Mentimeter is an audience engagement platform that allows meeting, workshop, and trainings leaders to turn a passive group into active participants through real-time interactivity - whether on-site, remote, or hybrid. In fact, the entire presentation from this Meetup was presented in Mentimeter. This allowed the audience to engage with the speakers through reactions, comments, and by asking questions in an open Q&A on their smartphones. The Q&A functionality also allowed the audience to see others’ questions and to upvote those they most wanted to be answered. All in all, using Mentimeter was a great way to make the presentation even more engaging, fun, and interactive. Later in this article, you’ll see some screenshots from the live action that happened during this talk.
And it wasn’t just us who love the tool. Mentimeter has customers worldwide using the platform, which generates a lot of data for the data team to handle and make useful for the rest of the organization. The data team has around 20 people, and their main responsibilities include providing analytics and insights for the wider Mentimeter organization and building and maintaining the data infrastructure required to enable that. In this talk, Samantha and Annika zoomed in on one very important piece of that puzzle: landing on a new BI tool.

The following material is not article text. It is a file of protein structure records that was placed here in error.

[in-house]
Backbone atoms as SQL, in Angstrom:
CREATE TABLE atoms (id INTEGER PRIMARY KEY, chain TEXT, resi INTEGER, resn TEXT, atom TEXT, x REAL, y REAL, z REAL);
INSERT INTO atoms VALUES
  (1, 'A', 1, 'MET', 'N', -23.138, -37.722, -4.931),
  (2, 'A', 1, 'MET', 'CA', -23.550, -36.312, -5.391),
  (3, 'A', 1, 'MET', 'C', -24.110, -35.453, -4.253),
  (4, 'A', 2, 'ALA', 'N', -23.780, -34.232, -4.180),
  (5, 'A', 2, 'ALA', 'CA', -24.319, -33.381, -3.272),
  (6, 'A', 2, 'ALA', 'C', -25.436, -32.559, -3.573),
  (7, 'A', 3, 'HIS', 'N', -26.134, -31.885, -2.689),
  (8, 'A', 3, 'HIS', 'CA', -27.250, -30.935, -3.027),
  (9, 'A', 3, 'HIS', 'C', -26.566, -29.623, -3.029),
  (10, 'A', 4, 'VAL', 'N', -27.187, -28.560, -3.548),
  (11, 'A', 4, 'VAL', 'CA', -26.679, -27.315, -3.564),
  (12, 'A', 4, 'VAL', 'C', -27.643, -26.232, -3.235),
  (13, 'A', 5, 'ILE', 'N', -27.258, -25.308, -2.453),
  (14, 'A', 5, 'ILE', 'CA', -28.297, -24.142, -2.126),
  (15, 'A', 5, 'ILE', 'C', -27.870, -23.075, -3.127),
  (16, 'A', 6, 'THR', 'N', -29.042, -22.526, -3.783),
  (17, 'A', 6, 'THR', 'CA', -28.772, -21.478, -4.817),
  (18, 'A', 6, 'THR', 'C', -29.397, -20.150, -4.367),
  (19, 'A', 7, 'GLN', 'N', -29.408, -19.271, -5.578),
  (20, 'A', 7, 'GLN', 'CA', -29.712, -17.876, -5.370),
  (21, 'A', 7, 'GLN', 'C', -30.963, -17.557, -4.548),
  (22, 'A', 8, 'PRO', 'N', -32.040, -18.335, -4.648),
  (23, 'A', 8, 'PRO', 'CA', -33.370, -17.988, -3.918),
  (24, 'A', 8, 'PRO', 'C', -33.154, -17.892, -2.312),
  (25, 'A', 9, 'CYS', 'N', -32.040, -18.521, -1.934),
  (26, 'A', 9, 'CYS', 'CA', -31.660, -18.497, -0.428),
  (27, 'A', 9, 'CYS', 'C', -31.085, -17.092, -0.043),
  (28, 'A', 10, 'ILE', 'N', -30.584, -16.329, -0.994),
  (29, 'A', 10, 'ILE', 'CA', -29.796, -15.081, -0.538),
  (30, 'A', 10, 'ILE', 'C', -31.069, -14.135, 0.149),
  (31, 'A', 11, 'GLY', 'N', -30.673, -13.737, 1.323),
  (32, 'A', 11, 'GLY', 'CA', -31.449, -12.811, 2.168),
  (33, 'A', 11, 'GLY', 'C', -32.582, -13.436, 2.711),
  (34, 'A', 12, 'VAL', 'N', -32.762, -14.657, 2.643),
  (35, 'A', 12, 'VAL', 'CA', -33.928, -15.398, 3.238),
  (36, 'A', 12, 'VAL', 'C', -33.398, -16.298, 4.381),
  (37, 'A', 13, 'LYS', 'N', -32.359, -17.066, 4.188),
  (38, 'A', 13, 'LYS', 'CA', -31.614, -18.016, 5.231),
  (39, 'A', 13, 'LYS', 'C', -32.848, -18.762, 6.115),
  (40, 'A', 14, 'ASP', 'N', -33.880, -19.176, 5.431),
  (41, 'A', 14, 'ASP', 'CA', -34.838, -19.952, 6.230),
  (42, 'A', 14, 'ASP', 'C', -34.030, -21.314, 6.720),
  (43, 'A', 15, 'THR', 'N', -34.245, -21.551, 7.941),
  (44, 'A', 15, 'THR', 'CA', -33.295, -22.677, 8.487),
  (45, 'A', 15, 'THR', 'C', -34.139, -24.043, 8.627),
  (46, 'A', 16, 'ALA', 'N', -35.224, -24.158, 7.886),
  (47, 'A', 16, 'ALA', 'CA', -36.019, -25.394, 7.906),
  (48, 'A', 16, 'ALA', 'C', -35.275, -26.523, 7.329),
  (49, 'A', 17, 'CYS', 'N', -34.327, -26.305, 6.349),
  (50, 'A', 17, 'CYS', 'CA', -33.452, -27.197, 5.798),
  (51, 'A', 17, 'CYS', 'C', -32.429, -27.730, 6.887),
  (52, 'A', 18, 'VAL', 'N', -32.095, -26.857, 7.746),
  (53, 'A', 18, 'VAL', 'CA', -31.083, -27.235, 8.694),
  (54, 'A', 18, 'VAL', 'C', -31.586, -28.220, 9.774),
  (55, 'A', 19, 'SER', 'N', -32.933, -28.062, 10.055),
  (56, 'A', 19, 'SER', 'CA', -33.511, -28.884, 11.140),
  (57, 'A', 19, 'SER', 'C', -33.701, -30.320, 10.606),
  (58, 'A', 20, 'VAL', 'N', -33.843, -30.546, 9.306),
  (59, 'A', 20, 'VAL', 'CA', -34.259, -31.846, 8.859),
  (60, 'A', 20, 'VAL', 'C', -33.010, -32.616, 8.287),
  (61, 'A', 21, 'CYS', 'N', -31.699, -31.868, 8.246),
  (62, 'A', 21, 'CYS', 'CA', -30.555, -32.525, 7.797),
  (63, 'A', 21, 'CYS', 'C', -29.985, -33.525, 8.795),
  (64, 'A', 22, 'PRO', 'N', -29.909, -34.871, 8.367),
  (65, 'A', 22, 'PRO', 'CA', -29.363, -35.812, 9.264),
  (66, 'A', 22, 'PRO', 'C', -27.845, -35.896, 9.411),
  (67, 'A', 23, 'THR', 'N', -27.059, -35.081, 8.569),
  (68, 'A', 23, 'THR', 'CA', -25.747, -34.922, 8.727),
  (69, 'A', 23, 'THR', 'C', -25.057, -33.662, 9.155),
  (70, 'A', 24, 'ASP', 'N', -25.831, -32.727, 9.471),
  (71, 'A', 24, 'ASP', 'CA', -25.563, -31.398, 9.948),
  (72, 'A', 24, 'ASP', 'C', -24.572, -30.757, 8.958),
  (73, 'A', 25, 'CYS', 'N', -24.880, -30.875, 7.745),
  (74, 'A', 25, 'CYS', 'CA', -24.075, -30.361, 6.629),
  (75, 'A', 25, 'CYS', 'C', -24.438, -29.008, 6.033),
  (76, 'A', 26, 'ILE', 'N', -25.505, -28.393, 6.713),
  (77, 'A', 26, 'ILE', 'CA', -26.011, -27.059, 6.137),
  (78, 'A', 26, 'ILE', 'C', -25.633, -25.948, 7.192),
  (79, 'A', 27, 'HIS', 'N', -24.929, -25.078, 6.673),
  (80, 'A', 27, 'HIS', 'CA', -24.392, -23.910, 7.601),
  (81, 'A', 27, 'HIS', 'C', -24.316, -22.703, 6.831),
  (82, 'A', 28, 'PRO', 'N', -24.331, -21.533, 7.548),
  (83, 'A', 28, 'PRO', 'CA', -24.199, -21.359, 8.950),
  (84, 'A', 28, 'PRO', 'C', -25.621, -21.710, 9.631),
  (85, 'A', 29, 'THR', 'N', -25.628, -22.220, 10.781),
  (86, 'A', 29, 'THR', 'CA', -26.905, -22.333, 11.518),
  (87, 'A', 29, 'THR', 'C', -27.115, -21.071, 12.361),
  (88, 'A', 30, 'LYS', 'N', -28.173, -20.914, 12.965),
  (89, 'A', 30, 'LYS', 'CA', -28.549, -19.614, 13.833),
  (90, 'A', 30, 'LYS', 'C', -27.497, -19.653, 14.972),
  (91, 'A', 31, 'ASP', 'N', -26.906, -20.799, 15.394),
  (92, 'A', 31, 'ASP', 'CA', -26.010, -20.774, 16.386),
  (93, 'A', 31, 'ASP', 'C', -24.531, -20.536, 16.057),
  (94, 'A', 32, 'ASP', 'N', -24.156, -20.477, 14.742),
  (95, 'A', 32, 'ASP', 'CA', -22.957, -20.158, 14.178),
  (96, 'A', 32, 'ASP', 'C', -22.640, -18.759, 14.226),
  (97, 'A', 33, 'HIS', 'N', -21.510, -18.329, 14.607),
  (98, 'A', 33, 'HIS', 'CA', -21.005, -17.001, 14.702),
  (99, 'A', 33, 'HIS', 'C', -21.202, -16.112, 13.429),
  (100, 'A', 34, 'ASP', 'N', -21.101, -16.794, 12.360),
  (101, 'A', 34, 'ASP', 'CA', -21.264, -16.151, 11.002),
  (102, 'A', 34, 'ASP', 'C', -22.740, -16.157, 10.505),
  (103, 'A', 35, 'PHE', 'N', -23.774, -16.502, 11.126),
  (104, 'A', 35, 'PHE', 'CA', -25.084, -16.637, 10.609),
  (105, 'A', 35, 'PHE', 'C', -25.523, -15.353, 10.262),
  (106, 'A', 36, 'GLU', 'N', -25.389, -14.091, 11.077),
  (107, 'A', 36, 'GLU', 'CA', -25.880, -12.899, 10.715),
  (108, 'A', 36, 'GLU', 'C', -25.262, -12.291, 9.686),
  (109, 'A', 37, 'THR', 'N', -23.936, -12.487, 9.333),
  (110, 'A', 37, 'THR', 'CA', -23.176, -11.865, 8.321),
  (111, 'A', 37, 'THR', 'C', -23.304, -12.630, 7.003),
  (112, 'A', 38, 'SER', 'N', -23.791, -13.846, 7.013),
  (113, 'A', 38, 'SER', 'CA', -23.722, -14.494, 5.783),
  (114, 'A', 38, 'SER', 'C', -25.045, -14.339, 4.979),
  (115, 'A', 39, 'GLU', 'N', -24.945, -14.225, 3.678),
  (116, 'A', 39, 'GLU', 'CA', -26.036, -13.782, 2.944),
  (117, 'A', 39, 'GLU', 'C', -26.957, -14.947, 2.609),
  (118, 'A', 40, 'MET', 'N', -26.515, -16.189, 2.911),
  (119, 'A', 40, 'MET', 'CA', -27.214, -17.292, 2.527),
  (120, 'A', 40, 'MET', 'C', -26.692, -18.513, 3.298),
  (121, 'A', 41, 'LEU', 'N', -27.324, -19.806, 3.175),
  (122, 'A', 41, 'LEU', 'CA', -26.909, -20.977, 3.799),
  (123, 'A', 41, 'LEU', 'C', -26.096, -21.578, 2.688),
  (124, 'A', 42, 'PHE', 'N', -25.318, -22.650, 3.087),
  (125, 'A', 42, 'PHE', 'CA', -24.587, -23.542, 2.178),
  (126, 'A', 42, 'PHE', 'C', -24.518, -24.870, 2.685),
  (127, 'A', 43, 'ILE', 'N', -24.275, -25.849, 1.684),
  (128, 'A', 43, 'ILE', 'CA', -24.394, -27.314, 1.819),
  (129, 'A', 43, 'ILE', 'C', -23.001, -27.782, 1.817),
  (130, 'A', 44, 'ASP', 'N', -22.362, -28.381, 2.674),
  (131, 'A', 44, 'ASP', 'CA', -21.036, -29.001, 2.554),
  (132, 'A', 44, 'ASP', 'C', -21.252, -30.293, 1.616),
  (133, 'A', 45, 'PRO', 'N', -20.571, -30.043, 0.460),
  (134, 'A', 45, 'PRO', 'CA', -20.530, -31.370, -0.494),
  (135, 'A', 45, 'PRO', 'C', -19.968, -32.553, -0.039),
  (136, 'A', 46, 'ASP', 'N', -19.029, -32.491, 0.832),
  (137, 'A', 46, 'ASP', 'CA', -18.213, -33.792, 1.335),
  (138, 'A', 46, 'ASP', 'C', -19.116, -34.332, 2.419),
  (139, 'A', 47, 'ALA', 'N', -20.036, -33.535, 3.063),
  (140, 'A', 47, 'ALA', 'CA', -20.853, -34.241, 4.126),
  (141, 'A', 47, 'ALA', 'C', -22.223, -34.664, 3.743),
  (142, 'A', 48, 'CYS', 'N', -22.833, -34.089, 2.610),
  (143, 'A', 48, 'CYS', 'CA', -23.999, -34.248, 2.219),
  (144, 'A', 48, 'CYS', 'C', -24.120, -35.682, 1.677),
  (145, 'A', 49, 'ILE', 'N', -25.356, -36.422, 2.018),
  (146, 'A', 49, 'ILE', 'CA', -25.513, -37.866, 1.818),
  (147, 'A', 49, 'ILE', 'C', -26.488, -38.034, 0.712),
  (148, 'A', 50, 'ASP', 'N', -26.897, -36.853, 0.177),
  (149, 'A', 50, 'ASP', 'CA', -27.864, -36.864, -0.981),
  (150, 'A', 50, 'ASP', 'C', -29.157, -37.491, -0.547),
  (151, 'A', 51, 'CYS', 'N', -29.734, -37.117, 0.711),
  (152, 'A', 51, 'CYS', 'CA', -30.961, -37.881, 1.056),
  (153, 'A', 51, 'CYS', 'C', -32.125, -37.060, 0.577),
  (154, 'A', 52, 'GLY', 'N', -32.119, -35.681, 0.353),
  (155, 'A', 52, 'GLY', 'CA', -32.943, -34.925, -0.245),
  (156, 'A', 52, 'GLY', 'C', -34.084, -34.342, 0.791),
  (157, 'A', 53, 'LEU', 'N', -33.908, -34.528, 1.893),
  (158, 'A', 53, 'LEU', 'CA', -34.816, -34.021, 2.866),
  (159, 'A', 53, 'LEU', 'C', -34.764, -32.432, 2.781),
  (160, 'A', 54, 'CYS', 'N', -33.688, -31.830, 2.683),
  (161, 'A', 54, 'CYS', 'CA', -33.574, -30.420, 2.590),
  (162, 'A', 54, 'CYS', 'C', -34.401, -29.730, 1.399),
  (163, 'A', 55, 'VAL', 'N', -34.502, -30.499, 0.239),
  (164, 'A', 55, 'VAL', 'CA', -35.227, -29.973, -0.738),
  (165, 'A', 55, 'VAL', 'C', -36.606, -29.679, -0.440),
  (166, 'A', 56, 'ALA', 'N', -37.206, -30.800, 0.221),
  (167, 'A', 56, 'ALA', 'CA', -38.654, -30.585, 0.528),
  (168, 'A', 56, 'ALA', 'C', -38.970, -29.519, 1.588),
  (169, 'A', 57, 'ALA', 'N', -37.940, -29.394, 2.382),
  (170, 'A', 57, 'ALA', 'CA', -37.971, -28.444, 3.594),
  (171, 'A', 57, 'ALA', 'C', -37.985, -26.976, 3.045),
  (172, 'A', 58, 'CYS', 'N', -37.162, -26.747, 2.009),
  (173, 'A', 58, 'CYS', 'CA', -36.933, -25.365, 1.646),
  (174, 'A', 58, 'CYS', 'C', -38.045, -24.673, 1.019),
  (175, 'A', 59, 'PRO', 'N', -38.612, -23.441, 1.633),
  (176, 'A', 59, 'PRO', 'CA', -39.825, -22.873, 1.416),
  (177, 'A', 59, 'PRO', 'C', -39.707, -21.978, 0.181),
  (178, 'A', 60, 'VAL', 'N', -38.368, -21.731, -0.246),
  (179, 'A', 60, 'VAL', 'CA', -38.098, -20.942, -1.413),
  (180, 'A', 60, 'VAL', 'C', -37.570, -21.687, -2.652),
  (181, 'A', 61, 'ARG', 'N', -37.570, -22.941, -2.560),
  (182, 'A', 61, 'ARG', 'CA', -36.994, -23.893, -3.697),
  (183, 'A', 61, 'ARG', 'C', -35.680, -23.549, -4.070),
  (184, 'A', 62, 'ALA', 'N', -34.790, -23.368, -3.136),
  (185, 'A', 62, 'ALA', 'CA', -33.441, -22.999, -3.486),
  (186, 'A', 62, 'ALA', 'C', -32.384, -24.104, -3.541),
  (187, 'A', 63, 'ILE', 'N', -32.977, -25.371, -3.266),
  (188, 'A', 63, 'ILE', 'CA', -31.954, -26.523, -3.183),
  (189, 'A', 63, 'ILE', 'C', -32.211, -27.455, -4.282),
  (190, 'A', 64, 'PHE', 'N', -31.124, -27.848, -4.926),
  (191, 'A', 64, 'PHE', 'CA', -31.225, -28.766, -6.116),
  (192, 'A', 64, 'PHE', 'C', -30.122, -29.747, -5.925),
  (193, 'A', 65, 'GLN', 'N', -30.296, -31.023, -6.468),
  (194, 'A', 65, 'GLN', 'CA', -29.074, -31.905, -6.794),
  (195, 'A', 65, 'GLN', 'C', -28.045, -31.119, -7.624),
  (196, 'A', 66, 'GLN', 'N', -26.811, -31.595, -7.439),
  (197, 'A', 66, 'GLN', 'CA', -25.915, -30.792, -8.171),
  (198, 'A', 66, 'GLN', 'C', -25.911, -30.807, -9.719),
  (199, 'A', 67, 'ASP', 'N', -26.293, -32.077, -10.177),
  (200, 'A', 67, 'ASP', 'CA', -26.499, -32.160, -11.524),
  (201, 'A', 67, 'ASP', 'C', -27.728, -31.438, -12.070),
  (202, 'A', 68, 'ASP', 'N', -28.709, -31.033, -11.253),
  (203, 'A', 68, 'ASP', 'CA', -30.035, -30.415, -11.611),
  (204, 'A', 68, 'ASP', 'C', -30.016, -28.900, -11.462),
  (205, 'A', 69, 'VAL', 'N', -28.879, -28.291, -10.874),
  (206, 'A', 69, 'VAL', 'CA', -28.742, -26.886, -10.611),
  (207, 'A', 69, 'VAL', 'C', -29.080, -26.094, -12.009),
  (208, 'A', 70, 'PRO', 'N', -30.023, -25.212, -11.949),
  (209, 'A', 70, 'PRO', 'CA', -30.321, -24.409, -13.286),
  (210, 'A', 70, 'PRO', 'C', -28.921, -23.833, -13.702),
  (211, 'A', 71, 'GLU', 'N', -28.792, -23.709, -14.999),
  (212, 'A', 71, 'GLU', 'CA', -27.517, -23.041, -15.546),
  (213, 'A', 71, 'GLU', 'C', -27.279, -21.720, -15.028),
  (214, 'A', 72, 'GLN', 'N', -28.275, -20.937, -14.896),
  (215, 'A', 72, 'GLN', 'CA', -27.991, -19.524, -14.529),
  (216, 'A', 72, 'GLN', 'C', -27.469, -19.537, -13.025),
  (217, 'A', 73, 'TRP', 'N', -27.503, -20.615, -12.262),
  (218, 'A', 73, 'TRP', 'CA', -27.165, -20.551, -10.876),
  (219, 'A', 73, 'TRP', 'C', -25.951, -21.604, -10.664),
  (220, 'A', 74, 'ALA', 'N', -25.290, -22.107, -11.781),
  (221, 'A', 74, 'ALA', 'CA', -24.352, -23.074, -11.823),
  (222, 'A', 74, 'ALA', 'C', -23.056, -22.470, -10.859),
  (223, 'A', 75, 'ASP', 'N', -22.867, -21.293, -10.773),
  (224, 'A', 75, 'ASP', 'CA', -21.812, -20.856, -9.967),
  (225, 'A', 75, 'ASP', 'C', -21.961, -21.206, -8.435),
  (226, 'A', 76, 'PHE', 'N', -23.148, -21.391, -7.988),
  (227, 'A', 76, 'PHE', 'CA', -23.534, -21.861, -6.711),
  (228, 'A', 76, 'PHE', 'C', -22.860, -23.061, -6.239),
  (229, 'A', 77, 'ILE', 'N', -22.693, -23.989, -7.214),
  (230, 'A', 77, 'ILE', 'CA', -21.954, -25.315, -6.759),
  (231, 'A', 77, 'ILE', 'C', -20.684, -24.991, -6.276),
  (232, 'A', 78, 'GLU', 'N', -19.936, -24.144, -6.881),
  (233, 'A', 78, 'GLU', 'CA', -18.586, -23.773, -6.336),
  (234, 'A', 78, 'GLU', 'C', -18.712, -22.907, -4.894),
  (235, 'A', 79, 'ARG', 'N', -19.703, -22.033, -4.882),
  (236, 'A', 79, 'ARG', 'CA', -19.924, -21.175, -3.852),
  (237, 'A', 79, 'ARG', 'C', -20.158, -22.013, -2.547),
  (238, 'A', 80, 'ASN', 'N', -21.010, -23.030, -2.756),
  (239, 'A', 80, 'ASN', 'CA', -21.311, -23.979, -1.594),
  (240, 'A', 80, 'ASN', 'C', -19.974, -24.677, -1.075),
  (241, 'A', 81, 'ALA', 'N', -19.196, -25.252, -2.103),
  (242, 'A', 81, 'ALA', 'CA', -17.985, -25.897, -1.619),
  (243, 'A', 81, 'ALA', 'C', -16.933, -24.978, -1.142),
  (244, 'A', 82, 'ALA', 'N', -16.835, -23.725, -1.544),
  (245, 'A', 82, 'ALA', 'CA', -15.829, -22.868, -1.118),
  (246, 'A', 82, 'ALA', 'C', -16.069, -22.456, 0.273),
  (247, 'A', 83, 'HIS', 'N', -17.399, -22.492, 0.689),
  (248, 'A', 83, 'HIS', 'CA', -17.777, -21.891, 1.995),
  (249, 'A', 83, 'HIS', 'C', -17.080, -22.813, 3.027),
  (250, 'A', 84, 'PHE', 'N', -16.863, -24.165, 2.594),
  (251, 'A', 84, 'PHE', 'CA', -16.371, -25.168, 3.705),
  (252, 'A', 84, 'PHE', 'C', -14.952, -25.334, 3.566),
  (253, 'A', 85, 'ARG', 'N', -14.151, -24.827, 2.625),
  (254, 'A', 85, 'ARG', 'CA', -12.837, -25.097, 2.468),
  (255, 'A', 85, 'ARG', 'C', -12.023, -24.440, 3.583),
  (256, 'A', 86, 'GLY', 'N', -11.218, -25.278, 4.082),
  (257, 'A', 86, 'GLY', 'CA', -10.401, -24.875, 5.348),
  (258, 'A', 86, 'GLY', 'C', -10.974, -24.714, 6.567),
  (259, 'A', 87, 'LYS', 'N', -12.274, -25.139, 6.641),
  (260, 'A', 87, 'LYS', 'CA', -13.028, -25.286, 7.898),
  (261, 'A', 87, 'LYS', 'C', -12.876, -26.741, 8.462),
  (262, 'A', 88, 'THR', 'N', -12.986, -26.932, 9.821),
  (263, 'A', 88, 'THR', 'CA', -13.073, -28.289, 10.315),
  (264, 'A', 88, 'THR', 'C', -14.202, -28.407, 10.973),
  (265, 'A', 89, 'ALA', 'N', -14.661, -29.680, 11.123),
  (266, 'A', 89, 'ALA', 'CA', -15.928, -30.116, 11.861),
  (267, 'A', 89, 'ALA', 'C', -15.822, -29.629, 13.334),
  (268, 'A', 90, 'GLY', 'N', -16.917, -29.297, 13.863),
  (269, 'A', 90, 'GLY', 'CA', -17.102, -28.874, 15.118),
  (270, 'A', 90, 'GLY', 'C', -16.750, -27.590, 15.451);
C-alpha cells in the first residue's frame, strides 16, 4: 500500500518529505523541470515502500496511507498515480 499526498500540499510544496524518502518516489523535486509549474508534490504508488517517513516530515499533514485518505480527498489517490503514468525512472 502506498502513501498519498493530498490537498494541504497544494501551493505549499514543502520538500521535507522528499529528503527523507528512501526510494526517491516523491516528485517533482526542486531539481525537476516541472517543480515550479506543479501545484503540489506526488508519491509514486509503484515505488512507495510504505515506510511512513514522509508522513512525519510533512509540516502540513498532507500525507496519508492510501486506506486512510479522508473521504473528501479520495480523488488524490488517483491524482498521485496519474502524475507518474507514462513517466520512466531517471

NB: Throughout the text, we will keep Mentimeter’s current BI tool anonymous to focus the text on the process and the learnings instead of on the technology. That’s content for a separate article!
The need for a new BI tool at Mentimeter
Annika and Samantha started their presentation by asking the audience about what tool they currently use, as well as their spontaneous thoughts and feelings about BI tools. The answers to the second question were widespread, ranging from “rigid” and “inflexible” to “cool” and even “love.” Perhaps this pinpoints the difficulty of actually finding the right tools for each data team’s needs. Some might get it entirely right, whereas others get it wrong and end up with something that doesn’t fully meet their needs.